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Perot interrupted. The incident hurt Mr. Perot's standing. Newspapers in his home state called him the Yellow Ross of Texas, and Newsweek put him on its cover as ''The Quitter,'' a headline that friends say galls him to this day. Perot's campaign was also beset by a controversy over at least three different explanations he gave for abandoning his Navy career in the 's.
Perot unsuccessfully sought an early discharge in , writing to his father that the Navy was a ''fairly Godless organization,'' and that he was offended by ''being subjected to drunken tales of moral emptiness'' and ''seeing promiscuity on the part of married men. Perot said he loved the Navy but had wanted to get out because ''the promotion system and the seniority system and the waiting-in-line concept were just sort of incompatible with my desire to be measured and judged by what I could produce.
Then, in the midst of the race, he offered for the first time what he said was the real reason for wanting to leave: He said he had bridled at inappropriate requests for money and liquor from the commander of the destroyer on which he was serving. The commander, in interviews in , called Mr. Perot's assertions ''hogwash. Perot was subjected to withering criticism that he had changed his story about trying to get out of the service to make it more politically palatable.
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But he has ignored the controversy. Perot's public and political profile grew over his determined advocacy on behalf of American servicemen believed to be missing in Vietnam. But while political proponents of the P. Perot's campaign to take control of the Government's investigation resulted in a bruising confrontation with members of the Reagan Administration in the 's, including Vice President George Bush. Although the Administration had enlisted Mr. Perot's assistance, critics say he soon fixated on the notion that a Government conspiracy was thwarting him. Perot even argued that his life was in peril from a team of Black Panther assassins hired by Vietnam.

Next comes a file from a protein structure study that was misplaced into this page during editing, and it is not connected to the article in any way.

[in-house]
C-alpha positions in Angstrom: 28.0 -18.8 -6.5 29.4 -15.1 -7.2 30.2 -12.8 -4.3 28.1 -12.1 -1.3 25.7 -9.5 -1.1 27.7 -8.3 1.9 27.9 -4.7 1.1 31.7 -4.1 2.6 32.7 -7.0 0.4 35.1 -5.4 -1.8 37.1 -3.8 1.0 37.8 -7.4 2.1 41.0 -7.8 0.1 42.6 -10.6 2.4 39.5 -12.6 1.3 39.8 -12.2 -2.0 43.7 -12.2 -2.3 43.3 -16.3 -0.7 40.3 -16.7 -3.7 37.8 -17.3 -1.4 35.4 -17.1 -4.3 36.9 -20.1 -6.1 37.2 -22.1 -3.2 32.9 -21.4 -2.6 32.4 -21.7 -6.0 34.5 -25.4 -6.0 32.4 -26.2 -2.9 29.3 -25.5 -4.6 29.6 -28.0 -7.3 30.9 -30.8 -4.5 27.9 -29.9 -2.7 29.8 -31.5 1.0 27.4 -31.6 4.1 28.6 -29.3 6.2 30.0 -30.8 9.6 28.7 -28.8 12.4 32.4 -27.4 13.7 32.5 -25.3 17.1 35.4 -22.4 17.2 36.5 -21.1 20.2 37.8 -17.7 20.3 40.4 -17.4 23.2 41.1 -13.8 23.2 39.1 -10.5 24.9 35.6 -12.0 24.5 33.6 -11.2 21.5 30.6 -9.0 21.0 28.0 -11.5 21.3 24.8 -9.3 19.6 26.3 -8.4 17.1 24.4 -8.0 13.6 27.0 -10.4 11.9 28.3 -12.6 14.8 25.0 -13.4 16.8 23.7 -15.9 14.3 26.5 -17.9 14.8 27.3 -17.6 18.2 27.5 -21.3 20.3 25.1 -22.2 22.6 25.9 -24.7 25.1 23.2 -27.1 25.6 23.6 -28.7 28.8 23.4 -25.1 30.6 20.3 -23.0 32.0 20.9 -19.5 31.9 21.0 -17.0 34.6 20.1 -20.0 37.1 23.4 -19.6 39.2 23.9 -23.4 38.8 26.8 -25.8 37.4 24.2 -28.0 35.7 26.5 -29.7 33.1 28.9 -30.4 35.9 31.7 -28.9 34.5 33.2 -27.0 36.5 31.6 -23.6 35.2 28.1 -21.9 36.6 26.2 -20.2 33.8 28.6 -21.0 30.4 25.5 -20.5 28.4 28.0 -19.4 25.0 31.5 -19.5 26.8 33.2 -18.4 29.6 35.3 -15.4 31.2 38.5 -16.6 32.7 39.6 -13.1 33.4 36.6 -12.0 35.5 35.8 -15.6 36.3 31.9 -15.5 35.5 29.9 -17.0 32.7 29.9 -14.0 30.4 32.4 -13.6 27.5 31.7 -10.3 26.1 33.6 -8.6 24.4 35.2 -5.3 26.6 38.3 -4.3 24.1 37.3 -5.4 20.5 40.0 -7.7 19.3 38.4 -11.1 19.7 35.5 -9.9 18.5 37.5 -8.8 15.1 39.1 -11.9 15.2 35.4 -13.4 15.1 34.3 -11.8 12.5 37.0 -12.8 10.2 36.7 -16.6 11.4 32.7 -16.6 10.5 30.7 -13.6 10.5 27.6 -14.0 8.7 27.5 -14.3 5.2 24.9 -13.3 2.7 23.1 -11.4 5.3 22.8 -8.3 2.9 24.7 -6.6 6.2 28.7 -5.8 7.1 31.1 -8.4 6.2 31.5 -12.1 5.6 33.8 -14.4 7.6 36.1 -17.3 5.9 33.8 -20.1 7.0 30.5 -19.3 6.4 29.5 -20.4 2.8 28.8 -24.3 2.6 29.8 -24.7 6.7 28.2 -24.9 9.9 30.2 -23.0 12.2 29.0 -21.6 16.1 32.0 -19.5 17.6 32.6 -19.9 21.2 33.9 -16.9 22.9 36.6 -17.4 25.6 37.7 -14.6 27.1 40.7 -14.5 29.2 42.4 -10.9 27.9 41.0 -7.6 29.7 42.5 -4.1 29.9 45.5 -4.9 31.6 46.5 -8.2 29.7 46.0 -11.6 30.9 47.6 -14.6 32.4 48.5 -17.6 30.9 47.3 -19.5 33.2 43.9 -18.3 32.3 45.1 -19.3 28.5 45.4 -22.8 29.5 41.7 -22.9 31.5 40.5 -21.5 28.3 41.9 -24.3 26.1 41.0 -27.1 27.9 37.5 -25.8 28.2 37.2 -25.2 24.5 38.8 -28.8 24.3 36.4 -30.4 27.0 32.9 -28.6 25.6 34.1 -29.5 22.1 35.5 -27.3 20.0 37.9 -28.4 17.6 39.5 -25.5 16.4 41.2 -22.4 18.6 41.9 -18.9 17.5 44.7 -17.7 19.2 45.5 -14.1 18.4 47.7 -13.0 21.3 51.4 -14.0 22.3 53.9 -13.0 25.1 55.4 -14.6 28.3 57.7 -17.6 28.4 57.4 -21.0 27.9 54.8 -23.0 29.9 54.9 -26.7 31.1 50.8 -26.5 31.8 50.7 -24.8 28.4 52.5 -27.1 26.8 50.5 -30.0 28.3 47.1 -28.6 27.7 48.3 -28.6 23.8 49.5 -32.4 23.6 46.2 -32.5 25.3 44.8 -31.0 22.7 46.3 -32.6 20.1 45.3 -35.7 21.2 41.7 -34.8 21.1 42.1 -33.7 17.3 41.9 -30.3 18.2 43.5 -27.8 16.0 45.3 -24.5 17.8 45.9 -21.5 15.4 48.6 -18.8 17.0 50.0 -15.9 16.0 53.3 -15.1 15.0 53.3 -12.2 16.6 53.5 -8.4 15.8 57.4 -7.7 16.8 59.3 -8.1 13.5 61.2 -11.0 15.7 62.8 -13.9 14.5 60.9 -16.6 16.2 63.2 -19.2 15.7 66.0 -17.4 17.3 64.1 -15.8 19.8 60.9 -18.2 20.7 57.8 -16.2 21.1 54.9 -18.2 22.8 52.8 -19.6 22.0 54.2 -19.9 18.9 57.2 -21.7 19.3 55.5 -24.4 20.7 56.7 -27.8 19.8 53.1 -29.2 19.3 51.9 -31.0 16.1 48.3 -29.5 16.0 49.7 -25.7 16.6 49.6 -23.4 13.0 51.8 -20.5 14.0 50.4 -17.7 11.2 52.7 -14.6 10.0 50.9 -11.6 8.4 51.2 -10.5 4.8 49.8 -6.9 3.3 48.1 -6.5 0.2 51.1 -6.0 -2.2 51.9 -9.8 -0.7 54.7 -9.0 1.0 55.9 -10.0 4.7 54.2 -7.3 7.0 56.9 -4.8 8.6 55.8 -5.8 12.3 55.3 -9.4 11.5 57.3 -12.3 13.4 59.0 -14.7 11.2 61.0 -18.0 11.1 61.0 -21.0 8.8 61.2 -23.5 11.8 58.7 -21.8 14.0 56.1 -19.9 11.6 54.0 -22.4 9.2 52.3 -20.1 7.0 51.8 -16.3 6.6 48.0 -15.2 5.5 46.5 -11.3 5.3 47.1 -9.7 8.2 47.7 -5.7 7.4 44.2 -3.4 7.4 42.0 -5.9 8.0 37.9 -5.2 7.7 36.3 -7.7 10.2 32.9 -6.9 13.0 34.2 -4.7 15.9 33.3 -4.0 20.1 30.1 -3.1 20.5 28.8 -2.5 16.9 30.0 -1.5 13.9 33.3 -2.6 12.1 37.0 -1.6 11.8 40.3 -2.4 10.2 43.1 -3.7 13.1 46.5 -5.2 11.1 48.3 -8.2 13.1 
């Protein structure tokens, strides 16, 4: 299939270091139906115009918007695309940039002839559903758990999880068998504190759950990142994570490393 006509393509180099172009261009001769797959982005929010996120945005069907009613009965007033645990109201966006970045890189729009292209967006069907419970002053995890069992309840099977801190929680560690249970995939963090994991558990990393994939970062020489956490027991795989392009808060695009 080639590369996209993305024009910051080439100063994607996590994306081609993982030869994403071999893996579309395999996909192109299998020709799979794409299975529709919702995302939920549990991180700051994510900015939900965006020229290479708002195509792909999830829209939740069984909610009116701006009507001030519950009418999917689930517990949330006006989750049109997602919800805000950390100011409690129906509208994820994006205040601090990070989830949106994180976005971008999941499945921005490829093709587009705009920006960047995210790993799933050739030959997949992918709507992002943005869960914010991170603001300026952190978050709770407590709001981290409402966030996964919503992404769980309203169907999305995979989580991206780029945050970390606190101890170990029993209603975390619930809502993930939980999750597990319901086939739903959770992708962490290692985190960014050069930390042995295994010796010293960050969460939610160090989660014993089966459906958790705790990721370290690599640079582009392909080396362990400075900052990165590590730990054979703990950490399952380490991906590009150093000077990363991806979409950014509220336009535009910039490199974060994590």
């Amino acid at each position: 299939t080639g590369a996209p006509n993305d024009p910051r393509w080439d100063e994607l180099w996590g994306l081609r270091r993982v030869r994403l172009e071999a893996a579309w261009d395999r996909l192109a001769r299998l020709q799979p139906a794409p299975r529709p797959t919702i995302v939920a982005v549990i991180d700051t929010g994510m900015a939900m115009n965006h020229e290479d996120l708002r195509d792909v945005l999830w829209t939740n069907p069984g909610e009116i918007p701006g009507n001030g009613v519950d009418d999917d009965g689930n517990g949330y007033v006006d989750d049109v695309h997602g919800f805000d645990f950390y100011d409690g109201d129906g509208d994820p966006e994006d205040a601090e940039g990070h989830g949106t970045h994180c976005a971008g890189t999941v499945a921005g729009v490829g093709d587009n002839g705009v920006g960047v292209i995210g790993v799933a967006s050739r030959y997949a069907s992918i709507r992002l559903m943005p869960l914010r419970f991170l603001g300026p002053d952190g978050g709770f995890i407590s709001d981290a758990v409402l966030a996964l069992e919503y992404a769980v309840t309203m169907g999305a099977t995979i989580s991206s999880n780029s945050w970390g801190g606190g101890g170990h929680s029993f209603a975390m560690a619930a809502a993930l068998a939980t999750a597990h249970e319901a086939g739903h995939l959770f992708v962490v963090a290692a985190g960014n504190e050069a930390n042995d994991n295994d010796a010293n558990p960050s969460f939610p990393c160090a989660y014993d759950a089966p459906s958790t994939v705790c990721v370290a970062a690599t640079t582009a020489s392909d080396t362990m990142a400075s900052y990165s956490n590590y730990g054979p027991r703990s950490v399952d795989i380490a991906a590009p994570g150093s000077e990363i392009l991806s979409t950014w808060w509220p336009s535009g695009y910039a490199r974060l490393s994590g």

Administration officials say Mr. Perot also used questionable tactics to discredit a chief rival, Richard L. Armitage, a senior Pentagon official who had negotiated with the North Vietnamese about missing Americans and who was once Mr. Bush's nominee for Secretary of the Army. Using information from several sources, including James Bo Gritz, a former Green Beret turned right-wing survivalist and officials of the Christic Institute, a group that supports leftist causes, Mr.
Perot served as a conduit for assertions involving Mr. Among them, critics say, was information from an undercover police officer in Virginia suggesting that Mr. Armitage's friendship with a Vietnamese-American woman had compromised the Government's effort on behalf of the missing servicemen. Armitage of any criminal wrongdoing. Perot said he had done nothing improper and had only sought to turn over information of possible illegal activity to criminal investigators.
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Critics have also pointed to apparent contradictions between Mr. Perot's political statements and the way he has conducted himself as a titan in the business world. Perot has given to his own life story. The company, formed in , earned a fortune by running computer programs that processed claims for Medicare and Medicaid, the two huge Government insurance programs.
The business wound up with contracts with insurers across the nation; as the insurance programs ballooned in size, so did the company's profits. Perot's business savvy in setting up E.